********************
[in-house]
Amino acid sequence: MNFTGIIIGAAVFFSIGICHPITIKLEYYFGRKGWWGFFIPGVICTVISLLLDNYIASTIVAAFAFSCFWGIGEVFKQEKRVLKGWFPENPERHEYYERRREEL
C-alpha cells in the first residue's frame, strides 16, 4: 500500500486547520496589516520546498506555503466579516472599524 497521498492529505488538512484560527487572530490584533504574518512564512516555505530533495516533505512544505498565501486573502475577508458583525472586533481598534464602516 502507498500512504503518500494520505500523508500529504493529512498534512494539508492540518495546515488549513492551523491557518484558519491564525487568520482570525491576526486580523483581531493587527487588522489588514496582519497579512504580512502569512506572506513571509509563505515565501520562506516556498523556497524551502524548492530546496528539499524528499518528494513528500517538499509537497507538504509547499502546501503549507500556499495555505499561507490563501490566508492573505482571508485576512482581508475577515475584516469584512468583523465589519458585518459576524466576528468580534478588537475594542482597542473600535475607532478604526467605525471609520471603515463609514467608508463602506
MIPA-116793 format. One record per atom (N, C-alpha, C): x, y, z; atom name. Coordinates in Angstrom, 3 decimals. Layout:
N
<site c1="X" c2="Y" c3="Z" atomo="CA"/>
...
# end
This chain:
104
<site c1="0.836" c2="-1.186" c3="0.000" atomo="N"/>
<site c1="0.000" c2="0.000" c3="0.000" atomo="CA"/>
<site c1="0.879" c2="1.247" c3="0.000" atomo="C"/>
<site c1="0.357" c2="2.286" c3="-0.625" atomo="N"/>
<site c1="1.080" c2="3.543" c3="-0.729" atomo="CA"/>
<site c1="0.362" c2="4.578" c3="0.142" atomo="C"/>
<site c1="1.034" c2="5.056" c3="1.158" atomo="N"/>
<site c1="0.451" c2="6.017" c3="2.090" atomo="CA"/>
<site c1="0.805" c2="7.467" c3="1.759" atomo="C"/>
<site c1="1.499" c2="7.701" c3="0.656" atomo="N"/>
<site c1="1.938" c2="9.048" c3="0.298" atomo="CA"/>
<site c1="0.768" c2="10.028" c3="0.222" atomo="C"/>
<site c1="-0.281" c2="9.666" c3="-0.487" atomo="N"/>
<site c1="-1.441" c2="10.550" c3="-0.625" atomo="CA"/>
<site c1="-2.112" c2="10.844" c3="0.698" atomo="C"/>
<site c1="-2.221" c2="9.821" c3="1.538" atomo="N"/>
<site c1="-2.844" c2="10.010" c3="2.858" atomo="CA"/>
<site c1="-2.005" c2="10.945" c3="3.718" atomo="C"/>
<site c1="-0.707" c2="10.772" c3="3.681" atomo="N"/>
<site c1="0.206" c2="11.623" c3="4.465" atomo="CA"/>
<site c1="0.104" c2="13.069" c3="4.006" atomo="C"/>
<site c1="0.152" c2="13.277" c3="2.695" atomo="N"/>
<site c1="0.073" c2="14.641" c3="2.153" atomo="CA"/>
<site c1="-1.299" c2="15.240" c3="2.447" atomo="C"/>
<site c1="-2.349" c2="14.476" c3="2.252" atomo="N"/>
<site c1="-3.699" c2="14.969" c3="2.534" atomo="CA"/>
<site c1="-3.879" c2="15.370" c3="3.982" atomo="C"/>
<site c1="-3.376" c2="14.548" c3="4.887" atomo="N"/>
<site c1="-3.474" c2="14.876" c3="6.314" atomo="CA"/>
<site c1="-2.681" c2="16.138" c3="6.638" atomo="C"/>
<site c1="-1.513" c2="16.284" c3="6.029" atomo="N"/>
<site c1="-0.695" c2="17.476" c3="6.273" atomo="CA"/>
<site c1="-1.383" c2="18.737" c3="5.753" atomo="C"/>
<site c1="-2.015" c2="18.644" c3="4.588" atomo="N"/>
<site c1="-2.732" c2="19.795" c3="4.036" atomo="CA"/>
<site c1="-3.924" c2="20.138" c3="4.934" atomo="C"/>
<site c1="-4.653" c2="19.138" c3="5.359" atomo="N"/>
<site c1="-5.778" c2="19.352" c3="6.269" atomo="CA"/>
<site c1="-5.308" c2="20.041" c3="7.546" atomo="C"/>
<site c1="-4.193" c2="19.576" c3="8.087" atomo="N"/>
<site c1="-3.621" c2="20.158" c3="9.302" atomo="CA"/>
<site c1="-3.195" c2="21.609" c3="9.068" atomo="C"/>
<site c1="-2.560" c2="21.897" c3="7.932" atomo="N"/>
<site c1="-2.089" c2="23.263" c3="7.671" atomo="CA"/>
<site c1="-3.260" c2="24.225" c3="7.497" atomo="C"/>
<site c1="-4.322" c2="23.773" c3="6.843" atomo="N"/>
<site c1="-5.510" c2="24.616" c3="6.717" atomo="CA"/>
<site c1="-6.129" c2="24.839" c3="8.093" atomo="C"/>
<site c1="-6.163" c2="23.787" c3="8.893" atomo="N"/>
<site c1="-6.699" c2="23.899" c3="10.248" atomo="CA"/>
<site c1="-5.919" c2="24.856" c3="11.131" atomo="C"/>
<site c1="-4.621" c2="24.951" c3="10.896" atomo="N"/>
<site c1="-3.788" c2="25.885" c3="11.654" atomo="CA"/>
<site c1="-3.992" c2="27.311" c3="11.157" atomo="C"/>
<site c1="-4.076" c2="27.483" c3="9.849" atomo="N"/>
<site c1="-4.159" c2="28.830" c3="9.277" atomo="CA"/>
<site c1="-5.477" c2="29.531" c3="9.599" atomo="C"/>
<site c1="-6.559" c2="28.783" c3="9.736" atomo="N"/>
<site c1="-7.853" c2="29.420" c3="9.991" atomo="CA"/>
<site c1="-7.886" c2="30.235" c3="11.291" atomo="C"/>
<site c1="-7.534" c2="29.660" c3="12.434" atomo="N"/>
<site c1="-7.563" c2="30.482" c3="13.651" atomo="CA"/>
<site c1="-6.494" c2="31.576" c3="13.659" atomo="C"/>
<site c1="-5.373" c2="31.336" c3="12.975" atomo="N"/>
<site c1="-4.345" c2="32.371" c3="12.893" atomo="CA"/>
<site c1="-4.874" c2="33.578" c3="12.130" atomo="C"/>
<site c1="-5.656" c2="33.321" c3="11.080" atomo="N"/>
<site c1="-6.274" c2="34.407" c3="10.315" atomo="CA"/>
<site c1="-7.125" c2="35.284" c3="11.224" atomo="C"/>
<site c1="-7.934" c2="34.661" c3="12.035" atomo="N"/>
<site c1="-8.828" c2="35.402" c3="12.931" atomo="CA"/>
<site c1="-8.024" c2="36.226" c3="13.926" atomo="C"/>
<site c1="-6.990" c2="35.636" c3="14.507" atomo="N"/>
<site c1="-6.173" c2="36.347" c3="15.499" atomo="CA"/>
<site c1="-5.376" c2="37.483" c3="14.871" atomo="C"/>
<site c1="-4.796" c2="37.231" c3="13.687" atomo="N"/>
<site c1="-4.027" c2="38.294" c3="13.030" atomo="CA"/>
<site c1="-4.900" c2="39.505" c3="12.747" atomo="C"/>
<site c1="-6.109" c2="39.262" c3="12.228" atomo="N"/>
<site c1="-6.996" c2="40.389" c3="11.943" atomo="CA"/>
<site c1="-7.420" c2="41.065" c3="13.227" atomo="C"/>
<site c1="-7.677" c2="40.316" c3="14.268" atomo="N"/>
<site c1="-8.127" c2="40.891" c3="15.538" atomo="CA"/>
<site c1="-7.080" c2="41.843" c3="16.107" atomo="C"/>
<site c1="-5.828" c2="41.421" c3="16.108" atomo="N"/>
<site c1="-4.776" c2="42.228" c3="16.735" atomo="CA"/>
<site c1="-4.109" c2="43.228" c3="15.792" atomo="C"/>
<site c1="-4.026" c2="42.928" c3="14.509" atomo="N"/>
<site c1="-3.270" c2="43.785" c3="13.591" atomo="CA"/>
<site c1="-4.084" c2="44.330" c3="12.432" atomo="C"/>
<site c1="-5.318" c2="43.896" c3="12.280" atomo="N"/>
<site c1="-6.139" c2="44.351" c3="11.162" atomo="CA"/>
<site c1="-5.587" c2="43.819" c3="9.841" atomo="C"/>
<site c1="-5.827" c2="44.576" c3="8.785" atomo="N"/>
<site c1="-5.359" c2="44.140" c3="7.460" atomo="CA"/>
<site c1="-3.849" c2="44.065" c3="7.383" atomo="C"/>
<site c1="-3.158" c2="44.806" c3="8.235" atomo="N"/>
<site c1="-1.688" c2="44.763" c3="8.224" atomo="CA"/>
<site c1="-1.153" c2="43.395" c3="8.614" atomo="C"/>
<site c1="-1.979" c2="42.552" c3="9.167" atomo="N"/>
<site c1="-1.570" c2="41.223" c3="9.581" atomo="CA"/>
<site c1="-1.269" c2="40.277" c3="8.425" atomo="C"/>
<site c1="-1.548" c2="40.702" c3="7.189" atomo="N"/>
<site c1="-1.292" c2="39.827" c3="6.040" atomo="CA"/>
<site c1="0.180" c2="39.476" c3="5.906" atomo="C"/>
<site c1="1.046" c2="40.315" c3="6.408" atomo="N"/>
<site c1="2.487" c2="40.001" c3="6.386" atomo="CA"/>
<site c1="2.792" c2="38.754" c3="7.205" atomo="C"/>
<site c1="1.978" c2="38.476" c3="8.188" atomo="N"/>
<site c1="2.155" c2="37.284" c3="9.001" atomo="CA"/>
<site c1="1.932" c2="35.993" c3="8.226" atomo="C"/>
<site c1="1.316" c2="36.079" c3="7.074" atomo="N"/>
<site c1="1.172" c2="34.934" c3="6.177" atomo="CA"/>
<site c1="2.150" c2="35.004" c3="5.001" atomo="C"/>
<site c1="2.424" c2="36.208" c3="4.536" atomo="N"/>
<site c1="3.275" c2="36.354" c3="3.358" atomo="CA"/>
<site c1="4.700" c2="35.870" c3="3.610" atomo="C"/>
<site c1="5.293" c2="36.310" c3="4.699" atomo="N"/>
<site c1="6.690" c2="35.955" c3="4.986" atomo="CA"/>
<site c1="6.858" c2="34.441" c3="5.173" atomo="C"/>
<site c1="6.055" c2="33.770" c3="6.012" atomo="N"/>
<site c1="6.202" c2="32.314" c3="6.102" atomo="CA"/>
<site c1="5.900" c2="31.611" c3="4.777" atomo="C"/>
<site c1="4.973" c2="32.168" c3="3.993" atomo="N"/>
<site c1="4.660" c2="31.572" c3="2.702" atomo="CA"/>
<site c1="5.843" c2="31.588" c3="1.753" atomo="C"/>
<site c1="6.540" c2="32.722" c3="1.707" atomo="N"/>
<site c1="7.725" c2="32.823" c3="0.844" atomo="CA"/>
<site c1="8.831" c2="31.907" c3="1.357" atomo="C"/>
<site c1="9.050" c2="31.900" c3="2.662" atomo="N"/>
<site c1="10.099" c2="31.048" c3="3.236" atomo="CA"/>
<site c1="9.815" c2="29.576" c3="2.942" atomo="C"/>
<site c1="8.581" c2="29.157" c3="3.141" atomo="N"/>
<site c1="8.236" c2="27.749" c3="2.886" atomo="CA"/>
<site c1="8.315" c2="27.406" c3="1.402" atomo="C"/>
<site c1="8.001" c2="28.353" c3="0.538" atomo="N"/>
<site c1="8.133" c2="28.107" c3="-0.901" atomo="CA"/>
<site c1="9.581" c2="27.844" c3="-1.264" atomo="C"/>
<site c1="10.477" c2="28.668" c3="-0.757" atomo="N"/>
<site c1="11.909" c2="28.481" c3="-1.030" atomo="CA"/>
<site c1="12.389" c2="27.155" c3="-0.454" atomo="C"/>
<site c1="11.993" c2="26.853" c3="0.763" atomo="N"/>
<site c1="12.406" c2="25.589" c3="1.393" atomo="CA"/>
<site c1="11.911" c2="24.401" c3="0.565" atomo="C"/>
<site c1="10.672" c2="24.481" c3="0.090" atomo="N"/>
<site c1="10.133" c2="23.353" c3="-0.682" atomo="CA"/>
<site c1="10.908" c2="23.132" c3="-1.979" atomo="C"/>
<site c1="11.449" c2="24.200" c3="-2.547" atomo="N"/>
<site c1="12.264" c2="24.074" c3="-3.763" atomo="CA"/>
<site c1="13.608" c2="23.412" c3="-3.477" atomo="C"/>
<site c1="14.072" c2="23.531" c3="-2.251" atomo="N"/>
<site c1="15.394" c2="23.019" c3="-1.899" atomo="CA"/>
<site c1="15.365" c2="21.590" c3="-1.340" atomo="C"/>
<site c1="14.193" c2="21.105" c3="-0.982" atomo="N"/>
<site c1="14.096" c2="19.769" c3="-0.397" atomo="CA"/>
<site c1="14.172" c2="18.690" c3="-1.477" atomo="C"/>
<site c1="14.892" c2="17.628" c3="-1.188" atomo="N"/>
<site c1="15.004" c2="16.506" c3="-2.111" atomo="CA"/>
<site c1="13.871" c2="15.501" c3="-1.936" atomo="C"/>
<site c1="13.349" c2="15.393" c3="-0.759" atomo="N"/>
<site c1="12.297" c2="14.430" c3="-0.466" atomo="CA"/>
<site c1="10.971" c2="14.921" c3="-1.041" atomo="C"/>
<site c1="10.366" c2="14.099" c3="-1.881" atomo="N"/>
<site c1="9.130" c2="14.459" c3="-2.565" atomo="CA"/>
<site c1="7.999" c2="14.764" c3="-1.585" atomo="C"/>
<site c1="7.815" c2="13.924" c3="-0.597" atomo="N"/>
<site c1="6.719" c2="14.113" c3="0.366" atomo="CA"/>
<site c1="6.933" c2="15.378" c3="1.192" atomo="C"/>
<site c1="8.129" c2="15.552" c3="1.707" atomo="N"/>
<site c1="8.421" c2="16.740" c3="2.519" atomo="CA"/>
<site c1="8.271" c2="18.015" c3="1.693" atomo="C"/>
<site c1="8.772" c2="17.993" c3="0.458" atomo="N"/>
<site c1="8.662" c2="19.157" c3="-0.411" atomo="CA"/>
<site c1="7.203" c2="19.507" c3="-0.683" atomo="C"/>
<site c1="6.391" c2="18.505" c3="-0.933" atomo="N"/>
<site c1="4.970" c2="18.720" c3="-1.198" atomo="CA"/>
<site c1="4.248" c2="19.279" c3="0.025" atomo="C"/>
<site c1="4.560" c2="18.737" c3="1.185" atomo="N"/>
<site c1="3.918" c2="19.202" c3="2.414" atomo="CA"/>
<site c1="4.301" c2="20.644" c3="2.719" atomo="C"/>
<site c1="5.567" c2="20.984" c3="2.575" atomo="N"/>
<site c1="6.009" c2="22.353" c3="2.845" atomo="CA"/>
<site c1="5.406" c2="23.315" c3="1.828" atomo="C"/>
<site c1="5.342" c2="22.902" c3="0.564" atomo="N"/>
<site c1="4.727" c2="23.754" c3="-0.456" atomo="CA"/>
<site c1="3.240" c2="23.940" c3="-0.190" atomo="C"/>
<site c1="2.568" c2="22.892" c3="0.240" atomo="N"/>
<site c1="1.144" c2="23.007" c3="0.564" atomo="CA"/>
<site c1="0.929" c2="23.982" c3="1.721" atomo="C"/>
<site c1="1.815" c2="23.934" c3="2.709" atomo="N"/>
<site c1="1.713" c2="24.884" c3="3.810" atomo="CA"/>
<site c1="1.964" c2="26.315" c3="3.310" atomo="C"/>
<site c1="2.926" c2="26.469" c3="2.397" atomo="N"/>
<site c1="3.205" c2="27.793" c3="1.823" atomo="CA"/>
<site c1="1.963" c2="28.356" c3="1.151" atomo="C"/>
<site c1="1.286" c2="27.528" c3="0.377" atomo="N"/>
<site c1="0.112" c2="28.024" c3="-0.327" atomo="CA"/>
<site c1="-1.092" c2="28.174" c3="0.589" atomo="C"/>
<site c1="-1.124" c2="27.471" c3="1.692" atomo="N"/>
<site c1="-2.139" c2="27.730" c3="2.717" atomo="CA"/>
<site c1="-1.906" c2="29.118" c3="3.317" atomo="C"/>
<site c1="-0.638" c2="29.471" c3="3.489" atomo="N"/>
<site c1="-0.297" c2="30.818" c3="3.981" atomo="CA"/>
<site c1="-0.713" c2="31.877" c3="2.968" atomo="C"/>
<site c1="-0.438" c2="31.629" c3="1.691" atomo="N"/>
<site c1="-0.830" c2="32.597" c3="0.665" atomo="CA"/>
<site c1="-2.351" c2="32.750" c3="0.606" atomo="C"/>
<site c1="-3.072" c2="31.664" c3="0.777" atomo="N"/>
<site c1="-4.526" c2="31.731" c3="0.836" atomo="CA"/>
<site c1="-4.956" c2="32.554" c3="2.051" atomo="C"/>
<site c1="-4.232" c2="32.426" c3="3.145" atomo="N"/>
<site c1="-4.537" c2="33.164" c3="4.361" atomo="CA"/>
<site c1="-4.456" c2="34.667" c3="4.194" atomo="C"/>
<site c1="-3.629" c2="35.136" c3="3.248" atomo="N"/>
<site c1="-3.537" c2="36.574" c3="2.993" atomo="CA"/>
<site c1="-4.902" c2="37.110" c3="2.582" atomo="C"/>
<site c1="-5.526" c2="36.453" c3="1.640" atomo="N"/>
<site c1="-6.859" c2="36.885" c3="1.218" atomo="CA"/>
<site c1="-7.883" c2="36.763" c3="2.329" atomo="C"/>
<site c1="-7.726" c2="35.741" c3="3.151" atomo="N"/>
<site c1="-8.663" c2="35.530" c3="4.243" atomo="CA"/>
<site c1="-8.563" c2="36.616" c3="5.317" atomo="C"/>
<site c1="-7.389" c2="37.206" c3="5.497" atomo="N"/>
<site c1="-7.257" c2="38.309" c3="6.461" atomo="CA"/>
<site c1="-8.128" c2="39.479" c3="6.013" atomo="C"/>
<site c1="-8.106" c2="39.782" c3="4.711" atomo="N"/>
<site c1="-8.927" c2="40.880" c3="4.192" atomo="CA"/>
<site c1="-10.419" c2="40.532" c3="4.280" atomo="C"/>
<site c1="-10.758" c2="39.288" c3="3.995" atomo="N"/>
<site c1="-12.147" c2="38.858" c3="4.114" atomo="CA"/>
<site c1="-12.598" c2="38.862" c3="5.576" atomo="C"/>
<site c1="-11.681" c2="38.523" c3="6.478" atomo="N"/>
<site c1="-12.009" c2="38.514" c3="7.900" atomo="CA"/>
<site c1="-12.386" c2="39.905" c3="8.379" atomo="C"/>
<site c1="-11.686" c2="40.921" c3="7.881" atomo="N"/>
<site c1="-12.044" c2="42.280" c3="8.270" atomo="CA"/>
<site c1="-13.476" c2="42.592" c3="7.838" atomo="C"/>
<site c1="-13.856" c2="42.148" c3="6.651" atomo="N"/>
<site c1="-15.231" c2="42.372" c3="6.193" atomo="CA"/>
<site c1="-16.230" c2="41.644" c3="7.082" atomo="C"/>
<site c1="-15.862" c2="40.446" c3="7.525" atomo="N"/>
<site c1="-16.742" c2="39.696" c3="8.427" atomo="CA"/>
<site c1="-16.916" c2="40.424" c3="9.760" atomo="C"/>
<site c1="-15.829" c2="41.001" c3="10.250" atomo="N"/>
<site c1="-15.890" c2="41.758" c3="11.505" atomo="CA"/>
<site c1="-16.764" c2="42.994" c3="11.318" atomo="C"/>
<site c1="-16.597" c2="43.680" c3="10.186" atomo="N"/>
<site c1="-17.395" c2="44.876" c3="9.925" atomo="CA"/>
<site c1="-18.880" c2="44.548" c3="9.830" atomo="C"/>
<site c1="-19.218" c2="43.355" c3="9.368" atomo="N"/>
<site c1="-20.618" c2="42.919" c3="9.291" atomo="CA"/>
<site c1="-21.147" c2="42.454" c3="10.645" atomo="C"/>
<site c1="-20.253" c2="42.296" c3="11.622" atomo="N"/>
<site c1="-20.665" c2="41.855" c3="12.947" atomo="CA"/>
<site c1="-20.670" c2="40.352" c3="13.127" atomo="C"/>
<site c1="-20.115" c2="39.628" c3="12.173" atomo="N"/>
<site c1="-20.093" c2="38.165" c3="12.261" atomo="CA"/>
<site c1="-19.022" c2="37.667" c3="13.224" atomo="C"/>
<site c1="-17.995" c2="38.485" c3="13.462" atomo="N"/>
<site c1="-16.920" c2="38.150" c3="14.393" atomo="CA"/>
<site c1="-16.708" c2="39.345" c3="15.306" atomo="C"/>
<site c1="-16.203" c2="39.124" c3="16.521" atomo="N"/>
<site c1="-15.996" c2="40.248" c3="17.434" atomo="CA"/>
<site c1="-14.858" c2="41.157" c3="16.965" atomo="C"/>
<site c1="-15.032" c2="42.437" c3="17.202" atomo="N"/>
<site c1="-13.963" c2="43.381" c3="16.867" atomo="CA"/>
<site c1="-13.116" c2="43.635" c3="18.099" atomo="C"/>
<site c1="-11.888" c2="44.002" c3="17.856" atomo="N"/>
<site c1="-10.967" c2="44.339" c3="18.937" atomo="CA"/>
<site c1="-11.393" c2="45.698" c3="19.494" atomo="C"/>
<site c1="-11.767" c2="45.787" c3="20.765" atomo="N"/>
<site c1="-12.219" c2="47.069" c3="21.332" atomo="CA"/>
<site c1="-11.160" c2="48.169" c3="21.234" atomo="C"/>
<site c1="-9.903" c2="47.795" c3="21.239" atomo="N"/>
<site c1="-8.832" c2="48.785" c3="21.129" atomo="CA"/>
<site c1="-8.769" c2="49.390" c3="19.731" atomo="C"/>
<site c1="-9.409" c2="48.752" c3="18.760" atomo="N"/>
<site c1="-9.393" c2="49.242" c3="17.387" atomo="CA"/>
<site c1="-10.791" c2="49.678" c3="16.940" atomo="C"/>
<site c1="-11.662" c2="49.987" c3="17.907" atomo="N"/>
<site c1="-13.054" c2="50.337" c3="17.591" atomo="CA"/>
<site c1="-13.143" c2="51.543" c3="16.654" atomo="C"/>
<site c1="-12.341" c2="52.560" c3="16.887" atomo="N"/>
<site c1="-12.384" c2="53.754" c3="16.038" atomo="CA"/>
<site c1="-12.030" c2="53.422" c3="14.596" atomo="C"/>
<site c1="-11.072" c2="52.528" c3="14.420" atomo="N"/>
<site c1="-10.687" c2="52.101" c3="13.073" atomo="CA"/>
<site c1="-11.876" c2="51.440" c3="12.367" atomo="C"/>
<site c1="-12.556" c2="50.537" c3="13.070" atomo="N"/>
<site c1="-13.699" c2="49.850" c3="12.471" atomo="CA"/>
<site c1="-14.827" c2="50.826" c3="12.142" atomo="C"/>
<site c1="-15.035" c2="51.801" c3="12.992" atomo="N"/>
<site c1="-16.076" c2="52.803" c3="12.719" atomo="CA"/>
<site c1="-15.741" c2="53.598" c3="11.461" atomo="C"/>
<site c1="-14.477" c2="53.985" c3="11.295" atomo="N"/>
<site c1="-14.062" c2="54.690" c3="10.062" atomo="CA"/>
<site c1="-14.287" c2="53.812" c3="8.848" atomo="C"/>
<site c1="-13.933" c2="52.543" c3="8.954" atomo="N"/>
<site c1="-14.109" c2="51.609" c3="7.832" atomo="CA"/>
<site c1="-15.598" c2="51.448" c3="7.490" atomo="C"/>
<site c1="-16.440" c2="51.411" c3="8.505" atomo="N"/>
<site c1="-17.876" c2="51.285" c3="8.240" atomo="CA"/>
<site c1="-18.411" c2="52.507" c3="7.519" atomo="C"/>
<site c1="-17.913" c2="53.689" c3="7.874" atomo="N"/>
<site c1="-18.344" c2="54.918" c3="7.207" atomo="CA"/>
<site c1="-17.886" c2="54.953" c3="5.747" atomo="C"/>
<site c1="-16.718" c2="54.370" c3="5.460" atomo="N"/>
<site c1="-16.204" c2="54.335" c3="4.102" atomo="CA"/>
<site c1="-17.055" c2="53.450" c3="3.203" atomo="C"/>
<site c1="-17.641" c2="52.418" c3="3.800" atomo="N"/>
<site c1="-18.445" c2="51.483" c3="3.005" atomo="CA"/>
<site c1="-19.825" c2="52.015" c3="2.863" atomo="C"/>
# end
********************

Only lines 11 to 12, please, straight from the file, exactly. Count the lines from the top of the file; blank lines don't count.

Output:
<site c1="0.836" c2="-1.186" c3="0.000" atomo="N"/>
<site c1="0.000" c2="0.000" c3="0.000" atomo="CA"/>